“The question of whether he makes his gold or not, or how he gets it, now has merely an academic interest, William. The thing is, that he has the gold.” Dawson said it in a playfully exaggerated pedagogical air, yet ready to become deadly earnest in a twinkling.

“I don’t see it,” said Mellen seriously. “We must find the explanation. What he can do, we can do.”

“We have tried.”

“We must succeed.”

“Your coachman says to himself: ‘If Mr. Mellen has made five hundred millions of dollars in thirty years, what he can do, I can do. Do you see him doing it? I tell you the man has the gold. He isn’t trying to sell us any secret. All he asks is to be let alone. That is the alarming thing.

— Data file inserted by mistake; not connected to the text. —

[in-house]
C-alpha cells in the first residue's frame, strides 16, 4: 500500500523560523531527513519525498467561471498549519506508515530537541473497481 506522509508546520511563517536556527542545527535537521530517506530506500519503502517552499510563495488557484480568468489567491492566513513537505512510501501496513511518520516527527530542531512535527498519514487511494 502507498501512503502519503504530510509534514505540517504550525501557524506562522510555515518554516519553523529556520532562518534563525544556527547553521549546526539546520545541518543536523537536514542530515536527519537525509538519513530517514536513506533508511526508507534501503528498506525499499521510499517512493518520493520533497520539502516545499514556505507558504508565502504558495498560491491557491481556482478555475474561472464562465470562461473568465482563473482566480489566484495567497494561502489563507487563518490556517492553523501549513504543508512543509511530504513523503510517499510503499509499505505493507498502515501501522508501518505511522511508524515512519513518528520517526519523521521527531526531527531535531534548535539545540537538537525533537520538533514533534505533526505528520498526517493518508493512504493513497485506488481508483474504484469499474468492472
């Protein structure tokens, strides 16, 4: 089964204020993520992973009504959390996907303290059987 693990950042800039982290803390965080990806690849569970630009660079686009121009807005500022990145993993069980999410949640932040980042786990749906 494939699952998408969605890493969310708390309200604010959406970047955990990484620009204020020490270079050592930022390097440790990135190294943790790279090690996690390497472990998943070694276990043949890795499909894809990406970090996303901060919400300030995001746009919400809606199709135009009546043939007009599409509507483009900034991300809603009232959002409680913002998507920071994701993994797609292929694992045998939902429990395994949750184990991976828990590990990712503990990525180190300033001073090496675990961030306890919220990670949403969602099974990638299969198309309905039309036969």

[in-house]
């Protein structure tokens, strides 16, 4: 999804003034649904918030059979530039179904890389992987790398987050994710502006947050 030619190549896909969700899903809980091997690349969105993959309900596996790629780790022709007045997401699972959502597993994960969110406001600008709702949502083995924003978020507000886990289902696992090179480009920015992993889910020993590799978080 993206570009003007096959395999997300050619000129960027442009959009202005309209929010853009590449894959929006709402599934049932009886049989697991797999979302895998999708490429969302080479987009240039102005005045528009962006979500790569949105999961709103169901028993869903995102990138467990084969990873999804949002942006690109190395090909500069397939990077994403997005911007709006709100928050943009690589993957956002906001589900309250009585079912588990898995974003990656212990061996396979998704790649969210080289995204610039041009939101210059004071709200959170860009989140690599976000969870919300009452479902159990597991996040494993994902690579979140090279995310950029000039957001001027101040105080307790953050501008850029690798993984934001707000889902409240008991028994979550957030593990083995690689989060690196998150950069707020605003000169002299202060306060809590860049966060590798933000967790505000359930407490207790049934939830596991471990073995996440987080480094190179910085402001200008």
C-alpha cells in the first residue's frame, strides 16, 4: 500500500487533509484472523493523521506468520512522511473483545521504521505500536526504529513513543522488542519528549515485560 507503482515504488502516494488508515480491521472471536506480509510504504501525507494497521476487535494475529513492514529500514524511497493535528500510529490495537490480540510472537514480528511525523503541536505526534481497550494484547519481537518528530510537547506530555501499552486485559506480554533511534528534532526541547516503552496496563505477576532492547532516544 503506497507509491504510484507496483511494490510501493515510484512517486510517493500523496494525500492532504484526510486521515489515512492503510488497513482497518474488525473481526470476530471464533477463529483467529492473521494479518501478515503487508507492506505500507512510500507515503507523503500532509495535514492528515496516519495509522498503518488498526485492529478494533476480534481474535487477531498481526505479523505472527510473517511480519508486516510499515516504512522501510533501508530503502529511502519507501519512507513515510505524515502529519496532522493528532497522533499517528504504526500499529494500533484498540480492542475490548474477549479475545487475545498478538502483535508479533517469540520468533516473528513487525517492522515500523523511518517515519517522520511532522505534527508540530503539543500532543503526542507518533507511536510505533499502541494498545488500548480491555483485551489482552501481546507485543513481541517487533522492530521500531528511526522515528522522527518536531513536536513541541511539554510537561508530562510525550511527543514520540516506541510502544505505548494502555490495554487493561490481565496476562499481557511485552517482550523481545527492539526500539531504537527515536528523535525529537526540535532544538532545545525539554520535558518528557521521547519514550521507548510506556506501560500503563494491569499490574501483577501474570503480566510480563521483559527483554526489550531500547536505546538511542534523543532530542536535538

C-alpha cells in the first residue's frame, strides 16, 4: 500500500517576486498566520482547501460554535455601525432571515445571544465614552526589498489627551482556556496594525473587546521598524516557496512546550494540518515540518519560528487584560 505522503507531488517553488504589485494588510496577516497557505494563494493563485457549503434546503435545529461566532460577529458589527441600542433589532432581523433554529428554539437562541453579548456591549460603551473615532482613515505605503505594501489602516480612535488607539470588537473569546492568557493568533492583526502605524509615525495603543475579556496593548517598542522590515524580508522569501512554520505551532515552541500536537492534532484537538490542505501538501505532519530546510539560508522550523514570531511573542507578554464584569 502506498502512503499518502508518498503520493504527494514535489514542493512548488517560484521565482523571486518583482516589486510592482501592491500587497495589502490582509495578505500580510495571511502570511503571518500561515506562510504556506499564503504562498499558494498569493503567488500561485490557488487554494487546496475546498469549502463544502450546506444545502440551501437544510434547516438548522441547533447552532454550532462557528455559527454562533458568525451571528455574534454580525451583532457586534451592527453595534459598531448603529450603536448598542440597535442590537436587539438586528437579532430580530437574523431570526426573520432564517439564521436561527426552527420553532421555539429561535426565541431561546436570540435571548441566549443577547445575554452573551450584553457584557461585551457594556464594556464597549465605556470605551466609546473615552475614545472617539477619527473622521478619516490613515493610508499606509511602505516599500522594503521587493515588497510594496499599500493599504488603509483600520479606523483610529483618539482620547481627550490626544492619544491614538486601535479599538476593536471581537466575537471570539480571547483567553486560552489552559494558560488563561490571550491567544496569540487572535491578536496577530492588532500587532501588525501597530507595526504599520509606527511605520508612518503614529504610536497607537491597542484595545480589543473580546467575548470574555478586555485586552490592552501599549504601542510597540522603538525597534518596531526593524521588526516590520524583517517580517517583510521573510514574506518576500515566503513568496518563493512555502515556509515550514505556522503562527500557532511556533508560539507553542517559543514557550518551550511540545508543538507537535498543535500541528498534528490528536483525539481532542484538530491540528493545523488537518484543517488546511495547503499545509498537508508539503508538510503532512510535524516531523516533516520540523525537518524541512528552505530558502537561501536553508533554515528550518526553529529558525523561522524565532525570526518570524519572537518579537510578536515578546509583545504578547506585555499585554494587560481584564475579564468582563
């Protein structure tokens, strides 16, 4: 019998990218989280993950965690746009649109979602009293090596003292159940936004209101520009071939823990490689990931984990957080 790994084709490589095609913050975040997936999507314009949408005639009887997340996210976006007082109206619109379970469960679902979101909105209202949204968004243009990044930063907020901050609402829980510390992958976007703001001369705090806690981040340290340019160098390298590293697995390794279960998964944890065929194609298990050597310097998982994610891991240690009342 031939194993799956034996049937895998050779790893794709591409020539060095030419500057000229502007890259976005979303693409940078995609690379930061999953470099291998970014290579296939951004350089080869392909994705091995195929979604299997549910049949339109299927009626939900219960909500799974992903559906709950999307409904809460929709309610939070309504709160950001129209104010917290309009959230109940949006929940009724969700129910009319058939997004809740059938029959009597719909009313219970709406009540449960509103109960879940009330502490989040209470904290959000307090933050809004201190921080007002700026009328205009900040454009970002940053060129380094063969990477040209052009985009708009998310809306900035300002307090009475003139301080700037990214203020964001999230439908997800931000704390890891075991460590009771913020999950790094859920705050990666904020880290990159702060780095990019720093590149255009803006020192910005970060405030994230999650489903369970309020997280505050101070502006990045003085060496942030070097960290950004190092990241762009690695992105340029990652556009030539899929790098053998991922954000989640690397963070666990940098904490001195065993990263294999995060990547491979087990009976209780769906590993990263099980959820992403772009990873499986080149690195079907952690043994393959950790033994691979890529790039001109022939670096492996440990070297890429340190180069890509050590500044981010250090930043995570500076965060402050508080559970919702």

“It must be a mine. Where else could so much gold come from?” Mellen’s thoughts were on the source of the gold.

“My dear William, we can account for every ounce of gold produced in the world. There is no mine capable of producing such a quantity secretly.”

“He may have hoarded it; accumulated it for months.”